When a footwear innovator like Adidas approaches a company that’s never made shoes, the industry takes notice.
The sneaker uses Carbon’s 3-D midsole to improve shoe performance, and the collaboration may have made a lasting impact on footwear manufacturing.
To find out how, Sourcing Journal caught up with Carbon’s VP of operations, Luke Kelly, to find out how innovation is making way for true, customizable and on-demand mass manufacturing.
SJ: Tell us about the technology Carbon has developed for footwear.
LK: Our technology is called Digital Light Synthesis. At the highest level, we use light and oxygen to set the shape of the parts, and light and oxygen, from a chemistry perspective, work in polar opposites. By using oxygen, we can print very fast, continuously and get amazing properties, so you can print a shoe that lasts hundreds of thousands of cycles without degradation, which hasn’t been possible with 3-D. Then we use light as our chisel to shape the object in all of these new amazing ways that aren’t manufacturable through traditional manufacturing techniques, like injection molding.
SJ: What has the Adidas + Carbon partnership been like?
LK: We were very fortunate in many ways that Adidas had explored all other technologies available on the market before we came along. The biggest thing is they’re a creative driven, athlete performance-driven company and they couldn’t get the performance that they needed, whether in terms of energy return or in terms of lifetime. They’ve shared data that shows their material broke down after 30,000 cycle tests, completely broke down and was not even close to usable, and the standard for traditional material is 100,000 cycles. Our material is able to perform as good or better than any traditional approach, so well over the extended life test, which no other 3-D product is able to do.
SJ: How much does this technology speed up the production process for Adidas?
LK: It’s a lot faster than injection molding. Injection molding from an actual shop perspective is a very fast, very scalable process. Where we’re much faster is the introduction of the technology in cycle time. Roughly, for most shoe companies, if they are doing an entirely new shoe line, it’s an 18-month cycle from start to end when you get a new shoe. We did the first version in about six months. If you rethink the supply chain, the thing that’s getting exciting is how quickly you can change to adapt pace and think about new customization and personalization with a flex manufacturing tool. This is about new design, new performance and new business models, because you can produce on-demand, you can change your option mix in real time. You can do local for local production.
SJ: Let’s talk costs—can it save companies money?
LK: It’s really about creating a design that can be printed without supports, our software team worked extraordinarily closely with their design team, to develop new tools that the designers can use so they can take into account the printability and supportless structures, and make sure that we had designs that can be printed quickly and efficiently. That’s really important to being able to get to hundreds of thousands—and into the millions of pairs—cost effectively. We are able to leverage the global chemical supply chain and we work with some of the best large volume chemical companies in the world to make sure we have cost effective, scalable technology and product quality.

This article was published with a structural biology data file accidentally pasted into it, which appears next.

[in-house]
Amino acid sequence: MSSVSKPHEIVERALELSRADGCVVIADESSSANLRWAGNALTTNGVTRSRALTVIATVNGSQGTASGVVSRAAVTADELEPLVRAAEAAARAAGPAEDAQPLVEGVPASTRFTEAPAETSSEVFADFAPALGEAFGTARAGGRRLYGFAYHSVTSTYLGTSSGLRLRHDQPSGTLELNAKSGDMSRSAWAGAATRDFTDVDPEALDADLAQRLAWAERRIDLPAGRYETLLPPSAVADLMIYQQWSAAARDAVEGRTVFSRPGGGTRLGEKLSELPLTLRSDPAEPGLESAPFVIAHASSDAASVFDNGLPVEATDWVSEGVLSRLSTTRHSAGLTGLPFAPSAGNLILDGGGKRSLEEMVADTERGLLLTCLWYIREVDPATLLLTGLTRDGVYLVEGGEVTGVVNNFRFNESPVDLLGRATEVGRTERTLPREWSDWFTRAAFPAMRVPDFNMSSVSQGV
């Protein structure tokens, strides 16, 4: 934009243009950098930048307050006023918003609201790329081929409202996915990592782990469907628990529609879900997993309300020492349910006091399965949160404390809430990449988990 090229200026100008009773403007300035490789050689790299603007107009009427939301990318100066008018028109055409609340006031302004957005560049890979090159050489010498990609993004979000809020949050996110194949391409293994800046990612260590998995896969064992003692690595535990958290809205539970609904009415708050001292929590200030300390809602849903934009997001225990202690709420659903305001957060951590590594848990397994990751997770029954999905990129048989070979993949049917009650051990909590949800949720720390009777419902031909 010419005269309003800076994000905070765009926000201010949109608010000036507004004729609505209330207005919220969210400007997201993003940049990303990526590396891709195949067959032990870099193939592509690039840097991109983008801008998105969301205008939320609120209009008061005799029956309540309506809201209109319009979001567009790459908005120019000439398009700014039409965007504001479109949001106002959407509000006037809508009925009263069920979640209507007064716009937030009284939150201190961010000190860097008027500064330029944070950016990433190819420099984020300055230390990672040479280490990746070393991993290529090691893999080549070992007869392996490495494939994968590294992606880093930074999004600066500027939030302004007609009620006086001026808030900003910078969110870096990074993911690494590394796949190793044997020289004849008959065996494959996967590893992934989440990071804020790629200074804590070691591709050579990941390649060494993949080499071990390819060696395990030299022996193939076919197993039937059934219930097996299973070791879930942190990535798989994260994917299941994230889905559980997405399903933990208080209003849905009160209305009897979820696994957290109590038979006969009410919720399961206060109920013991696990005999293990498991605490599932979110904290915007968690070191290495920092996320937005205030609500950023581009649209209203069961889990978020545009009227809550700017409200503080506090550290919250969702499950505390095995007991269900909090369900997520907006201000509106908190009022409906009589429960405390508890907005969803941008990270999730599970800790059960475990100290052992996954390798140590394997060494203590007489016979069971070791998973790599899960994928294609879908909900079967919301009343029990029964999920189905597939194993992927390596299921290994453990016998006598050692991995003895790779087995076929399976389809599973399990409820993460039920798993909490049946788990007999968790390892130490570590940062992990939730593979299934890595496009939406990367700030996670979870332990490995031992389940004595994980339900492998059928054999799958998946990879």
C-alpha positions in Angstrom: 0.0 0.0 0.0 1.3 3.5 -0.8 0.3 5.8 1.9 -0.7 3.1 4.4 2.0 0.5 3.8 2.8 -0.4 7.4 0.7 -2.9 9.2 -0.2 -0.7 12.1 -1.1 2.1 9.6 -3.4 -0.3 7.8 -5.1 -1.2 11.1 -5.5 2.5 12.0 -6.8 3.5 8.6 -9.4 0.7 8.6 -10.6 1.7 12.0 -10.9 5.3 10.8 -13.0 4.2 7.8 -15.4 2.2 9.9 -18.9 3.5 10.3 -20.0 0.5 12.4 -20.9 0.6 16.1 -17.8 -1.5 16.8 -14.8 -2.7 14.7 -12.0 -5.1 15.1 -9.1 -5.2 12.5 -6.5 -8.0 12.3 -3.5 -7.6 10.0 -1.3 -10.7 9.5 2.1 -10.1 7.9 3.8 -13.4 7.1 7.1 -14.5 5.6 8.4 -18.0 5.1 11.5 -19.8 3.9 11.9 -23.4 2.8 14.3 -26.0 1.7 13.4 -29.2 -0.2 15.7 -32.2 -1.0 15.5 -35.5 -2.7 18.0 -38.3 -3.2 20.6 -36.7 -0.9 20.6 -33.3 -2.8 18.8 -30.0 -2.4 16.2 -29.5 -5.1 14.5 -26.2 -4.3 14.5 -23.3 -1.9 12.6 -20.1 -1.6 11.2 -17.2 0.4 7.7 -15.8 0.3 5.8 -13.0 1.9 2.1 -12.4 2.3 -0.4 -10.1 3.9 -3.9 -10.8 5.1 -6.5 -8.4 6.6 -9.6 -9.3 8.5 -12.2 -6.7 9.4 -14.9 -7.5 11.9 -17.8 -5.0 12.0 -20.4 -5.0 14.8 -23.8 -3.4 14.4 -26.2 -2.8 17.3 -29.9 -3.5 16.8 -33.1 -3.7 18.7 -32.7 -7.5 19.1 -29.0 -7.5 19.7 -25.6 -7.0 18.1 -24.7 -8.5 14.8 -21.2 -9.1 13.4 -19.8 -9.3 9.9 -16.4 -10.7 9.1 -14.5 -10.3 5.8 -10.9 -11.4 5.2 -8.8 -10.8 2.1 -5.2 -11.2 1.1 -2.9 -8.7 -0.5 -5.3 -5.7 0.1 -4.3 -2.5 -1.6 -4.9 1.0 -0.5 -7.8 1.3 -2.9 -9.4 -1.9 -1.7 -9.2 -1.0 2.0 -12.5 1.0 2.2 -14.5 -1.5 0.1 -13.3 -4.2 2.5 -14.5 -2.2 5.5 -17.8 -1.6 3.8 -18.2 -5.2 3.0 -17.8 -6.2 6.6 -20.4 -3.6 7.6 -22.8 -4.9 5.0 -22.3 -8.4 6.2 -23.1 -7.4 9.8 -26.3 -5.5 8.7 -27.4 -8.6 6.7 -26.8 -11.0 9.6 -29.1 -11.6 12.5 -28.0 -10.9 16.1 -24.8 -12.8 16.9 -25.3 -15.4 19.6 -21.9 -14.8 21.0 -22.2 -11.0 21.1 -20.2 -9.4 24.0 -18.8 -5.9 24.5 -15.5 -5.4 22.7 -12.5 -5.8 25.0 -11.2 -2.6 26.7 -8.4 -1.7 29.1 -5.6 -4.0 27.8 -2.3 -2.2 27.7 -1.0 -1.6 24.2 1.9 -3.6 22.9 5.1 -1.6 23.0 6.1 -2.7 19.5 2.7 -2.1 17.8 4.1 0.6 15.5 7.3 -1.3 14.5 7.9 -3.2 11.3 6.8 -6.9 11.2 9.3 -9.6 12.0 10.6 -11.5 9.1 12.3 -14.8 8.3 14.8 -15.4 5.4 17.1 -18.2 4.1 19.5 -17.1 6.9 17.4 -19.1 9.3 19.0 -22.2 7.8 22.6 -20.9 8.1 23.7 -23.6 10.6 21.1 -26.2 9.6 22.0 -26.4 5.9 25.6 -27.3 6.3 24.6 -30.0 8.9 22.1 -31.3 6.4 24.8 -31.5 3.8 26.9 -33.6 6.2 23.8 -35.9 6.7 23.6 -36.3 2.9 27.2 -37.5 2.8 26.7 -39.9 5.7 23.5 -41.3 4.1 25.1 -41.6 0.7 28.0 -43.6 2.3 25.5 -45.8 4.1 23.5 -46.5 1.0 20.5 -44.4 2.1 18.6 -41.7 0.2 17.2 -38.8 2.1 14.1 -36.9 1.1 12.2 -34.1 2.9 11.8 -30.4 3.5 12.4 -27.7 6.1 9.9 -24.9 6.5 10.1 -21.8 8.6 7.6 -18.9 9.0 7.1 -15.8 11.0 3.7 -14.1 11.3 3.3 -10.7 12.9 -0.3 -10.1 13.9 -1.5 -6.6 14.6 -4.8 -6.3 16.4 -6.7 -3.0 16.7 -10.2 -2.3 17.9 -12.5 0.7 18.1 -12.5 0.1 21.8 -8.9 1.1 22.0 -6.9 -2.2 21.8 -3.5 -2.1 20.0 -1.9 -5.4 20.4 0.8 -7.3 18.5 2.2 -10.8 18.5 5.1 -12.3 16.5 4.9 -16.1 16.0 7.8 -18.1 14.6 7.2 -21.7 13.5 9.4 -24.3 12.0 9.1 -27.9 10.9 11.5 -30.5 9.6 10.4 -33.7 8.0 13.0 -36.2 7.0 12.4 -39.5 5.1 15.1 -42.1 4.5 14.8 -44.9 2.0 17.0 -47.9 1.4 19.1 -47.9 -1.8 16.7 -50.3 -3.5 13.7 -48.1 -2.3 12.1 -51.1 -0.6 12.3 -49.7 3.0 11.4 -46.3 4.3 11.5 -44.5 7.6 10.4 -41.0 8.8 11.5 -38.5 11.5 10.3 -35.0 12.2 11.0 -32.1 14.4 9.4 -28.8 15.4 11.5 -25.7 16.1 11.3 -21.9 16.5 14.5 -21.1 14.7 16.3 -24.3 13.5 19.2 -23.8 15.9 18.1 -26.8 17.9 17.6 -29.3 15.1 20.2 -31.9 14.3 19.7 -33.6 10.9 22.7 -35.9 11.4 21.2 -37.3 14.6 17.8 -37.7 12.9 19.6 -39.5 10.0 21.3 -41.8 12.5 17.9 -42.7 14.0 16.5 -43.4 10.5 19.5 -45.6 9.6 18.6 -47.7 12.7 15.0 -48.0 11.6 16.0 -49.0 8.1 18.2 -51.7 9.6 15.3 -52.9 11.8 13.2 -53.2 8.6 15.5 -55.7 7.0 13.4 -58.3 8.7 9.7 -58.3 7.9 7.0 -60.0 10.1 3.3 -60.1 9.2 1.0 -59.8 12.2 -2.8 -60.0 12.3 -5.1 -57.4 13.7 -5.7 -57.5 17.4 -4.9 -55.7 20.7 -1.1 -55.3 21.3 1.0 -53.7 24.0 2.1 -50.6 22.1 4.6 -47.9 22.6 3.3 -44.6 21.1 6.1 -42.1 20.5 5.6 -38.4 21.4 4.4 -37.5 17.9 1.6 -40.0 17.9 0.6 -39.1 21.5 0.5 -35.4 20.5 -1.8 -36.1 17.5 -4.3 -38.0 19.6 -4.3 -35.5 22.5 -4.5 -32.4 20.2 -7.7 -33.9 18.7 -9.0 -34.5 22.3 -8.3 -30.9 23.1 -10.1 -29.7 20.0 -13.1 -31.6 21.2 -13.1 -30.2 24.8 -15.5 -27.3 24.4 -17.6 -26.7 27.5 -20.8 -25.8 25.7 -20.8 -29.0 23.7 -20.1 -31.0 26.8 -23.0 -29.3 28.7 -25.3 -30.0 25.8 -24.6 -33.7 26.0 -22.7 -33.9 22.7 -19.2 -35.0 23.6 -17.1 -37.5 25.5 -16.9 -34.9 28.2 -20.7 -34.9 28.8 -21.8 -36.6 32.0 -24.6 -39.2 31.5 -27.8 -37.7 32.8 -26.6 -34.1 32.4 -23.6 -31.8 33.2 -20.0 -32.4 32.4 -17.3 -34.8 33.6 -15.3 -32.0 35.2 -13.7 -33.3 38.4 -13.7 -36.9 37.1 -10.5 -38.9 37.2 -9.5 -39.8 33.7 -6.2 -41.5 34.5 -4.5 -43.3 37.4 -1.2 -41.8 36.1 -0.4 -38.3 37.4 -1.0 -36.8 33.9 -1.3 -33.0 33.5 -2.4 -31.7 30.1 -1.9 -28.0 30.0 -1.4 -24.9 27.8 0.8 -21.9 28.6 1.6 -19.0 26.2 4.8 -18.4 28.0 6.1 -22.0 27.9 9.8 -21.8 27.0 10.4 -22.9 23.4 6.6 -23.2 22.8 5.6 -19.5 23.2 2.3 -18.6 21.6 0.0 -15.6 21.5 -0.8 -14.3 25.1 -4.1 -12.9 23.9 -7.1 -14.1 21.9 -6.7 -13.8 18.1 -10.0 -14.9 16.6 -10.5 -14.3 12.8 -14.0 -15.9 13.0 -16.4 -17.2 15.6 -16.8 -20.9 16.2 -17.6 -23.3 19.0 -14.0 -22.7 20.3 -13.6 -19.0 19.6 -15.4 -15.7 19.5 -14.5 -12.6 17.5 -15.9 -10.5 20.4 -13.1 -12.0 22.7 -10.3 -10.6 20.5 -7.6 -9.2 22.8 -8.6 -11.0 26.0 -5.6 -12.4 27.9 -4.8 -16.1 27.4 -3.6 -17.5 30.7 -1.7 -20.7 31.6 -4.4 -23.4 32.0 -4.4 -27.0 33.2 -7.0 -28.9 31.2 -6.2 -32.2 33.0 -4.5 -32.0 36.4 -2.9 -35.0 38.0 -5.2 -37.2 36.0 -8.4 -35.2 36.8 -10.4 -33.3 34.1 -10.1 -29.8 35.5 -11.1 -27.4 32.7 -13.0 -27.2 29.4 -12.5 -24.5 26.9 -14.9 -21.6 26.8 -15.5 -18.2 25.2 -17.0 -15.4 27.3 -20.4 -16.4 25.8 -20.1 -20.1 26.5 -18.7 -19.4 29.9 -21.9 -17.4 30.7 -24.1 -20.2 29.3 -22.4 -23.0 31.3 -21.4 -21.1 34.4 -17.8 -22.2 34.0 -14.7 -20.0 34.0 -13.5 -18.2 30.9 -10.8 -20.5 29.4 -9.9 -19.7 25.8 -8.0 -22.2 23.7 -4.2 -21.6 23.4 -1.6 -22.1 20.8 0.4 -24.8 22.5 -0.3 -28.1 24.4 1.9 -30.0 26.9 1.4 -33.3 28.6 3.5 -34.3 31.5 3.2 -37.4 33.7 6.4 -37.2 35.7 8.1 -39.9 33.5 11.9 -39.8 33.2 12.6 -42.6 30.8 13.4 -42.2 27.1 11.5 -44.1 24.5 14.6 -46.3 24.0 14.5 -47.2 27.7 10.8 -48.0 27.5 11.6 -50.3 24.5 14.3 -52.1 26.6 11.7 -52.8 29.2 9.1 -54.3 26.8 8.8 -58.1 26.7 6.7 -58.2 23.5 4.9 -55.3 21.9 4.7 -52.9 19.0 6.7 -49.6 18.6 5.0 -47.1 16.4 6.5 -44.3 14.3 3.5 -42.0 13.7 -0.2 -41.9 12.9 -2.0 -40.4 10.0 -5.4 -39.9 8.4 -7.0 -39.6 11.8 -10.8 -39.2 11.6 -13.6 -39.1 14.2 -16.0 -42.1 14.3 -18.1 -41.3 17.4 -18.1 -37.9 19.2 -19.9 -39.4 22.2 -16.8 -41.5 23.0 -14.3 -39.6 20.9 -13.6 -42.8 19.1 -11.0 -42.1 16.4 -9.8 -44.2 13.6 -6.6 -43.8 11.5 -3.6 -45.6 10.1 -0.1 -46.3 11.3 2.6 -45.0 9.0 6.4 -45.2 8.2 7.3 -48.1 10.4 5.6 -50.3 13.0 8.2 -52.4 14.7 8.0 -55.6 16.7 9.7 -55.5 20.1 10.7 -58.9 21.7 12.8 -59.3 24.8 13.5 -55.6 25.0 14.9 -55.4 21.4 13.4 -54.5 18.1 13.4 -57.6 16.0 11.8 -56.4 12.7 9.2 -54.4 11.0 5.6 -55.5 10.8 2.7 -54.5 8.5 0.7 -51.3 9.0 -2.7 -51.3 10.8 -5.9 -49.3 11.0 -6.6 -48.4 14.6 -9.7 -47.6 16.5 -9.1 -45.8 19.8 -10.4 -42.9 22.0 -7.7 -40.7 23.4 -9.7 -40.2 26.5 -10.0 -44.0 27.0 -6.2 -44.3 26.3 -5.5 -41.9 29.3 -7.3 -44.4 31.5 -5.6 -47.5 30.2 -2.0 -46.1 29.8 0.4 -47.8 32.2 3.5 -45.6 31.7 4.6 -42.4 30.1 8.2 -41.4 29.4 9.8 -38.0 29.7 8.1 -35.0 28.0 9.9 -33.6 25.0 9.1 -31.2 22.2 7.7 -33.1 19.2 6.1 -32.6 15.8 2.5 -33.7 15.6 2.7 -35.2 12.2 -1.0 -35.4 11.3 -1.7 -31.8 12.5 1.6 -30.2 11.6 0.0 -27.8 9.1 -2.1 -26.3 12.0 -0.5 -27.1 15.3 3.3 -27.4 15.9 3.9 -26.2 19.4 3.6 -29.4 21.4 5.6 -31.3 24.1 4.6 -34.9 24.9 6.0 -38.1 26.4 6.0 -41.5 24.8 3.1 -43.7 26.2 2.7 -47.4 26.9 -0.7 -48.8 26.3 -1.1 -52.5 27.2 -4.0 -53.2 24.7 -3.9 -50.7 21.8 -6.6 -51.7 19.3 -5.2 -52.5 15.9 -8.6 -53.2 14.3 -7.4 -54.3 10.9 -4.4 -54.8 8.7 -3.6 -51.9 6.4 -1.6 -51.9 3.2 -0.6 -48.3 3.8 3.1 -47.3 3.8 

SJ: What will 4-D technology really mean for the footwear industry?
LK: The ambitions are almost limitless in terms of the approach. From a business model perspective and an economics perspective, there’s so many ways to expand margins beyond just making the shoes cheaper, which has been the industry paradigm for 60 years. When you have products that perform noticeably better, you can capture higher prices potentially, you can take share from other people in the marketplace. But then on the total opposite side, you have much less waste in terms of inventory, you have fewer markdowns because you are making such a distinct product and, overtime, a customized product. You are able to do things like local for local production and adjust to a local pace much, much faster than you can when you are shipping shoes from Asia on the ocean for six weeks. The supply chain innovation that’s going to be enabled by true 3-D manufacturing is probably the thing that I’m most excited about and it’s probably the thing that will most impact not only footwear, but just about every industry as they increasingly adopt on-demand digital manufacturing.
SJ: And how about scale?
LK: We are really fortunate by our approach, which is quite a bit different than other 3-D technologies that we use liquid resins and our materials are close cousins to some of the highest volume, injection molded materials in the world, so things like polyurethanes and epoxies that are made in huge reactors and shipped in railcars around the world. We’re able to take advantage of that huge capital investment that many of the large chemical companies have already made and leverage those resources and get them to produce for us.
SJ: What’s next for Carbon + Adidas?
LK: We are scaling up production, we’re working very closely together to ramp up their supply base around the world. We’ve talked pretty broadly about our ambitions to ramp up the pairs as quickly as possible and expand into other product lines and other product categories within the company.
Editor’s Note: This story was reported by FN’s sister magazine, Sourcing Journal. For more, visit sourcingjournal.com.